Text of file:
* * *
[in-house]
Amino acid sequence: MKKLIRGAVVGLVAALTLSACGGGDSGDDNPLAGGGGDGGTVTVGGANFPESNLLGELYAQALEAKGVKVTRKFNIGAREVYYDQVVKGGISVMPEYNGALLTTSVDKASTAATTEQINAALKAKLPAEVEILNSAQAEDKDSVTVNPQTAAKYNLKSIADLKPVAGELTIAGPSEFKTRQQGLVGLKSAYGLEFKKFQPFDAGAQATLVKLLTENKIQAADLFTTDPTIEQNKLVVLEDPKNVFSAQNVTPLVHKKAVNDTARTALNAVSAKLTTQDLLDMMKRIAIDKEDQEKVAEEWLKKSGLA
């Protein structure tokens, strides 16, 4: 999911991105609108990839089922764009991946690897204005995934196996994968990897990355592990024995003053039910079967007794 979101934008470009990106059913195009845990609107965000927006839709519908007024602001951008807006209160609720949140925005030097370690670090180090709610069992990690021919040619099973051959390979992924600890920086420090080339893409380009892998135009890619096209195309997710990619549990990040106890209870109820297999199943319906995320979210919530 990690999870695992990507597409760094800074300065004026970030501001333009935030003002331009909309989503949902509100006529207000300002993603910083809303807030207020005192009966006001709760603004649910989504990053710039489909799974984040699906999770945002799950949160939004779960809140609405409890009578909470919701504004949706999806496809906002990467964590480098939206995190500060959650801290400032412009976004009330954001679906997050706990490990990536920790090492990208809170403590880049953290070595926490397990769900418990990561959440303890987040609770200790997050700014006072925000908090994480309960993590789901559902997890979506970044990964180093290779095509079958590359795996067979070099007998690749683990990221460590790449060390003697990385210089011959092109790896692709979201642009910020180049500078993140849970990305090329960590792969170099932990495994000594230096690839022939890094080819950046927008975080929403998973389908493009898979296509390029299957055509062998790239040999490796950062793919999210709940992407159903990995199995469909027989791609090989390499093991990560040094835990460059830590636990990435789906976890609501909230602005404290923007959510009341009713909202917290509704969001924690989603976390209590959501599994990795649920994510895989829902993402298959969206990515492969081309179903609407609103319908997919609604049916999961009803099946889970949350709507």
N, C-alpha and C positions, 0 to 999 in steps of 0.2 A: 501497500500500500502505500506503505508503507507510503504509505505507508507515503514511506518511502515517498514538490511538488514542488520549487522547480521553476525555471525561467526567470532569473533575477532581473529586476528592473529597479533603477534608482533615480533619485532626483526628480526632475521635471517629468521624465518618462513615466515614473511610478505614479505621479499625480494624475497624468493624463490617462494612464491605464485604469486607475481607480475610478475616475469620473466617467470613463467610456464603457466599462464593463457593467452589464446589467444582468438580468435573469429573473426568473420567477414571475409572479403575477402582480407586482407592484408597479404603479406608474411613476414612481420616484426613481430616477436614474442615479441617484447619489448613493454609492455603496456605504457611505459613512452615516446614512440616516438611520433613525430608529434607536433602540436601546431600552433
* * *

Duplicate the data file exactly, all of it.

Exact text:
[in-house]
Amino acid sequence: MKKLIRGAVVGLVAALTLSACGGGDSGDDNPLAGGGGDGGTVTVGGANFPESNLLGELYAQALEAKGVKVTRKFNIGAREVYYDQVVKGGISVMPEYNGALLTTSVDKASTAATTEQINAALKAKLPAEVEILNSAQAEDKDSVTVNPQTAAKYNLKSIADLKPVAGELTIAGPSEFKTRQQGLVGLKSAYGLEFKKFQPFDAGAQATLVKLLTENKIQAADLFTTDPTIEQNKLVVLEDPKNVFSAQNVTPLVHKKAVNDTARTALNAVSAKLTTQDLLDMMKRIAIDKEDQEKVAEEWLKKSGLA
């Protein structure tokens, strides 16, 4: 999911991105609108990839089922764009991946690897204005995934196996994968990897990355592990024995003053039910079967007794 979101934008470009990106059913195009845990609107965000927006839709519908007024602001951008807006209160609720949140925005030097370690670090180090709610069992990690021919040619099973051959390979992924600890920086420090080339893409380009892998135009890619096209195309997710990619549990990040106890209870109820297999199943319906995320979210919530 990690999870695992990507597409760094800074300065004026970030501001333009935030003002331009909309989503949902509100006529207000300002993603910083809303807030207020005192009966006001709760603004649910989504990053710039489909799974984040699906999770945002799950949160939004779960809140609405409890009578909470919701504004949706999806496809906002990467964590480098939206995190500060959650801290400032412009976004009330954001679906997050706990490990990536920790090492990208809170403590880049953290070595926490397990769900418990990561959440303890987040609770200790997050700014006072925000908090994480309960993590789901559902997890979506970044990964180093290779095509079958590359795996067979070099007998690749683990990221460590790449060390003697990385210089011959092109790896692709979201642009910020180049500078993140849970990305090329960590792969170099932990495994000594230096690839022939890094080819950046927008975080929403998973389908493009898979296509390029299957055509062998790239040999490796950062793919999210709940992407159903990995199995469909027989791609090989390499093991990560040094835990460059830590636990990435789906976890609501909230602005404290923007959510009341009713909202917290509704969001924690989603976390209590959501599994990795649920994510895989829902993402298959969206990515492969081309179903609407609103319908997919609604049916999961009803099946889970949350709507």
N, C-alpha and C positions, 0 to 999 in steps of 0.2 A: 501497500500500500502505500506503505508503507507510503504509505505507508507515503514511506518511502515517498514538490511538488514542488520549487522547480521553476525555471525561467526567470532569473533575477532581473529586476528592473529597479533603477534608482533615480533619485532626483526628480526632475521635471517629468521624465518618462513615466515614473511610478505614479505621479499625480494624475497624468493624463490617462494612464491605464485604469486607475481607480475610478475616475469620473466617467470613463467610456464603457466599462464593463457593467452589464446589467444582468438580468435573469429573473426568473420567477414571475409572479403575477402582480407586482407592484408597479404603479406608474411613476414612481420616484426613481430616477436614474442615479441617484447619489448613493454609492455603496456605504457611505459613512452615516446614512440616516438611520433613525430608529434607536433602540436601546431600552433